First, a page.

Dinner was at L’ Ardoise near our hotel on 71 St. Jean Street (418) 694-0213. It served acceptable bistro food which was fine as we just wanted something simple before the blues. We had a duck confit with Grand Marnier sauce and pommes frites. In addition there was a nice pork tenderloin in a maple and walnut sauce, very Canadian.
Going back to the Pub Saint-Alexandre for blues turned out to be a good idea. We heard the Riverside Blues Group who talked in French and sang in English with a French & American accent, which seems a common practice. So we got many covers such as B. B. King’s “le trill es gone,” some Clapton, Muddy Waters, and the singer got her mojo working with a French accent. The female lead got most excited when she did CCR (Credence Clearwater Revival) and she did five of them during the three sets we stayed for. She had amazing bug eyes which got bigger on the high notes. The second set was the liveliest with dancing on the bar by some of the audience. They keep going until 1, a good warm up for New Year’s Eve. The pub also had the dark Leffe beer from Belgium on tap and a lot of other great beers from Europe and Quebec.
Walking around earlier we also found that there is blues at Le Pape Georges in the lower town (418) 692-1320 but opted for the Pub Saint Alexandre.
Aviatic Club hosted a New Year’s Eve party with champagne and appetizers, an excellent six course meal (see below) with a different wine with three of the courses, and champagne at midnight. All the wine was included and they followed the bottomless cup policy that is usually reserved for coffee. I was amazed that they would continuously offer to top off your glass with any of the courses. The price was at least half of what a Boston club would charge for all this. A live rock band fronted the active dance floor. The band, aka the Electrik Fab Four Band, counted down midnight James Brown’s “Sex Machine.” The lead singer opted for a toned down Clock Work Orange Look with black shirt and wide red tie. The club is located in the train station (418) 522-3555. It appeared we were the only out-of-towners and we were grateful for the hotel to tell us where the mid-aged Quebecers go on New Year’s Eve to party.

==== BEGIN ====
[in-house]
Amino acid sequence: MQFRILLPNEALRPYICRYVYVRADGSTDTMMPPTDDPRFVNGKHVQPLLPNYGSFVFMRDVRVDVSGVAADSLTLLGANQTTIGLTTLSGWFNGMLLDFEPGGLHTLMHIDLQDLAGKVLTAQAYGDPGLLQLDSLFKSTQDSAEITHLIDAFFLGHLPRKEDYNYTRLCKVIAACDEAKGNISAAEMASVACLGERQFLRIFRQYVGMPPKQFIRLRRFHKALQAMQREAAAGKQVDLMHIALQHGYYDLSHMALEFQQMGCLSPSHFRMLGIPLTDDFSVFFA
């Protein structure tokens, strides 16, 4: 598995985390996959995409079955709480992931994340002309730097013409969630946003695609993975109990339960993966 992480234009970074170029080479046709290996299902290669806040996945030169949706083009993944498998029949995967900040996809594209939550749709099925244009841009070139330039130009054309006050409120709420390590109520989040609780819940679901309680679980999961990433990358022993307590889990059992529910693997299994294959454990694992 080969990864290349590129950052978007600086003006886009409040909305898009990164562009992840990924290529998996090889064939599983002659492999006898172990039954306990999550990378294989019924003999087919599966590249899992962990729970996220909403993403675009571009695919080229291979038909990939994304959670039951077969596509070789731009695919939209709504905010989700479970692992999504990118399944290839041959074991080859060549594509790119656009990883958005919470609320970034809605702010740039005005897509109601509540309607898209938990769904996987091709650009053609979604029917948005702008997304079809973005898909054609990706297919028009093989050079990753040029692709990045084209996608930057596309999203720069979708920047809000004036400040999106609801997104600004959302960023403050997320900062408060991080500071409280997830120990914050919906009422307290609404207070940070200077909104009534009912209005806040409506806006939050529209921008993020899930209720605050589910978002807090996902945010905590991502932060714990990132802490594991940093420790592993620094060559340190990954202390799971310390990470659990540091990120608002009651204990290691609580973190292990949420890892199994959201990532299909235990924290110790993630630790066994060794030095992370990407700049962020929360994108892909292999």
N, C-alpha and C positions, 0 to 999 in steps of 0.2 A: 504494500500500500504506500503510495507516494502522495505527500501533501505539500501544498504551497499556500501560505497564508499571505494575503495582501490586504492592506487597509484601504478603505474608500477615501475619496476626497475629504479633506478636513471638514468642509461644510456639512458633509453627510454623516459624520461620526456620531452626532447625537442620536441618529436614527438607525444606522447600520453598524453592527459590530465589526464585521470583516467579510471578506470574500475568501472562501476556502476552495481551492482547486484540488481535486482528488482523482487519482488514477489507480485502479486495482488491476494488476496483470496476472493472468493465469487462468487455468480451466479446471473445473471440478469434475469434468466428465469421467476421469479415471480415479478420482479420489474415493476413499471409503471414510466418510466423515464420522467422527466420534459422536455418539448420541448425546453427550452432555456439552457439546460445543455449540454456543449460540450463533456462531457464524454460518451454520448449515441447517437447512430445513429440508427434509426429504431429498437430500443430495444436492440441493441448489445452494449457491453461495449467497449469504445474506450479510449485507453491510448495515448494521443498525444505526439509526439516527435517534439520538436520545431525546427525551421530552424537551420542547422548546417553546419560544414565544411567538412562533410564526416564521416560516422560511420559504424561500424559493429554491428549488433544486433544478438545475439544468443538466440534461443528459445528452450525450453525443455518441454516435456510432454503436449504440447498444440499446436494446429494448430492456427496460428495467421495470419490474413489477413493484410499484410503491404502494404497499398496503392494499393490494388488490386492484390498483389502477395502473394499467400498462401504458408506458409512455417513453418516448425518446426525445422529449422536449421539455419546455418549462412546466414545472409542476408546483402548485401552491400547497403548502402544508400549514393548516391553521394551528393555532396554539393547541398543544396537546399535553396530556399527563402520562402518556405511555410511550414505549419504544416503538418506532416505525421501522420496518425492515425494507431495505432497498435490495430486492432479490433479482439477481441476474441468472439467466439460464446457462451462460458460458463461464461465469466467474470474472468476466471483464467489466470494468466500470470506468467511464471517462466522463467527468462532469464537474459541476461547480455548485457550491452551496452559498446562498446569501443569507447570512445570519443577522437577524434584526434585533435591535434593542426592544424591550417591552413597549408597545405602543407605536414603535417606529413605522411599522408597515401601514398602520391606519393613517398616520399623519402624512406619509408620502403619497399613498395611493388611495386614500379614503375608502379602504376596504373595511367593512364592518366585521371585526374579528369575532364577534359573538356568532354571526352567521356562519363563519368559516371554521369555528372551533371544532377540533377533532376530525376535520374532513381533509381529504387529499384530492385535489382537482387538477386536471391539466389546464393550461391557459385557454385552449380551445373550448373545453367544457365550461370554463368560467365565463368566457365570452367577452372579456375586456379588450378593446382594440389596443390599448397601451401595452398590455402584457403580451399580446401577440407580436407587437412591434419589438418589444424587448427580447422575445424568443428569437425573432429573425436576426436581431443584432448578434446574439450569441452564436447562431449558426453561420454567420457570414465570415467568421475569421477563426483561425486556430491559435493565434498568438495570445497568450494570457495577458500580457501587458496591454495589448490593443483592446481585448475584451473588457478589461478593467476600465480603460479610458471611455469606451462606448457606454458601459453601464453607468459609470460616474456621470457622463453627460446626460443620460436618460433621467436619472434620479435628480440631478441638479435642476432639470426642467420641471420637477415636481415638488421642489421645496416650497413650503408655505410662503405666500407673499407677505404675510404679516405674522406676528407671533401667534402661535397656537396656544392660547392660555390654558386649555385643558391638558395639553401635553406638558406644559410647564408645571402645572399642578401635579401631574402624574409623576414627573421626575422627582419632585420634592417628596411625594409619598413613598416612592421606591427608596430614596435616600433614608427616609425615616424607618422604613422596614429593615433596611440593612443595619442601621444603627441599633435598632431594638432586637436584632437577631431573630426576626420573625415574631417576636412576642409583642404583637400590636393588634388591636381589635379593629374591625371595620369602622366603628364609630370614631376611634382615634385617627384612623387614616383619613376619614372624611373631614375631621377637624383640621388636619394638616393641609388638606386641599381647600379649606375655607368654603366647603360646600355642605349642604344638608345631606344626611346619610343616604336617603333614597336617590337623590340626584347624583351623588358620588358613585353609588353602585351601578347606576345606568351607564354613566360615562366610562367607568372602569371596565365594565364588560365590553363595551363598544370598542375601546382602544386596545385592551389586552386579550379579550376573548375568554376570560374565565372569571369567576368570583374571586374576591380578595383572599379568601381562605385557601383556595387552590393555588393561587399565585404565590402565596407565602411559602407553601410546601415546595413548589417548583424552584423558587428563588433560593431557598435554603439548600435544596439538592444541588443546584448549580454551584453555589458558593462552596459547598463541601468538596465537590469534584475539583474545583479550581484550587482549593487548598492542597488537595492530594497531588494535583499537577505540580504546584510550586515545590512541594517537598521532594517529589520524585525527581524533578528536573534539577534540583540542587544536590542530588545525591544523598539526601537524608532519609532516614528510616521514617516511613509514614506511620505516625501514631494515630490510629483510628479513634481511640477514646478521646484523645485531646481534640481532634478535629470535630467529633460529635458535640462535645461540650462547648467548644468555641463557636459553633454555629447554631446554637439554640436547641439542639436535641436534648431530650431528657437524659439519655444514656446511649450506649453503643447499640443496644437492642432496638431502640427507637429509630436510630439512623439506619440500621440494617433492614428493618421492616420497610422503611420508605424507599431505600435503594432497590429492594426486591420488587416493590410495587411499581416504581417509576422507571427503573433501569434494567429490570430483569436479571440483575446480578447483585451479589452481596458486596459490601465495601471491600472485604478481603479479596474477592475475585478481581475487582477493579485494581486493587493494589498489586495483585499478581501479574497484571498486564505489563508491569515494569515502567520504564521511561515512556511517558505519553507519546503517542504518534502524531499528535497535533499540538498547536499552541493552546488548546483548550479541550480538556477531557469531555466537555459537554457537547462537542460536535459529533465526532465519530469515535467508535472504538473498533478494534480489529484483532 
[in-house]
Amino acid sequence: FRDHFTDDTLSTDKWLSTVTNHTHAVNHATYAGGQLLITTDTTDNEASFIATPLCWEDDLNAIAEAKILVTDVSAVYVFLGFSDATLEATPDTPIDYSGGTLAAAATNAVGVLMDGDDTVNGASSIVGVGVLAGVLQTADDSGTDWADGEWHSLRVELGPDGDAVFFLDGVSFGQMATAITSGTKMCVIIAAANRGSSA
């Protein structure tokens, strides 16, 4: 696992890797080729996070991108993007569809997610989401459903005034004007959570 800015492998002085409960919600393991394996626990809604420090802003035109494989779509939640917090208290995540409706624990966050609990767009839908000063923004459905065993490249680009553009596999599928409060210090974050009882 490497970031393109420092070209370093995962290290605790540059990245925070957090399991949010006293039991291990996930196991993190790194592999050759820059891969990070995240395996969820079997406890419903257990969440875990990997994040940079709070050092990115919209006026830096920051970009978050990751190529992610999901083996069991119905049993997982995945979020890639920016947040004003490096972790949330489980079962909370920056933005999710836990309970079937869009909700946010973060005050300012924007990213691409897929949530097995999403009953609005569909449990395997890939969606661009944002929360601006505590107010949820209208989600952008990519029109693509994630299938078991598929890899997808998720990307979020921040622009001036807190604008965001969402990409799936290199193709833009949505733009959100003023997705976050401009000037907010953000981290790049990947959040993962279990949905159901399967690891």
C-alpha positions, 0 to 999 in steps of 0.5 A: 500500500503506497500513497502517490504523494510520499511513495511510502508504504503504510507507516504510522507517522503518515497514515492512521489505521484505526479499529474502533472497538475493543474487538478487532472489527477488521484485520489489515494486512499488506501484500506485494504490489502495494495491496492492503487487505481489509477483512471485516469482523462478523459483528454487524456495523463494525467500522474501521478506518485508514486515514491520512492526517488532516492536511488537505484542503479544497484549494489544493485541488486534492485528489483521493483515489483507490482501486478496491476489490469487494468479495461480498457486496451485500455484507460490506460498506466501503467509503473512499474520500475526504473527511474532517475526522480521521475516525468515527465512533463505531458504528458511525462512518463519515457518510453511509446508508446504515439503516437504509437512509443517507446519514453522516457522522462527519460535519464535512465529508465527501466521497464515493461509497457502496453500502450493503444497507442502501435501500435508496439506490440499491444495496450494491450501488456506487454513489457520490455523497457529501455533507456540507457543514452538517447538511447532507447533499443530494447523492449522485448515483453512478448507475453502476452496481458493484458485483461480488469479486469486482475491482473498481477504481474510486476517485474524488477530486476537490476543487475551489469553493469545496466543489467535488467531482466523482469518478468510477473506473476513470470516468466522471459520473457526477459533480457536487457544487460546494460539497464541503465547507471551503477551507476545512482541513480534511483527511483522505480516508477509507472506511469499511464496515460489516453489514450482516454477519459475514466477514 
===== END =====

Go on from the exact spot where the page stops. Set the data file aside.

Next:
The first course involved salmon in several ways, including smoked and sashimi with a dark sesame sauce with a Tokay Pinot Gris. Next, was a first for me, kangaroo tenderloin mushrooms and a lot of other stuff and a nice old vine Zinfandel. After a citronelle with champagne, we had duck foie gras and blue fin tuna on opposite sides of the plate with some nice potatoes in sauce between. This came with a pinot noir. A Quebec cheese course followed and then a large assortment of deserts.
Before we left town the next day, we stopped at a market for bread, crossiants, cheese, pate, Bayonne ham, and other goodies to bring back along with the Uniboure beer. During the seven hour drive through Maine we feasted on some of this stuff.
Here is more on Quebec restaurants.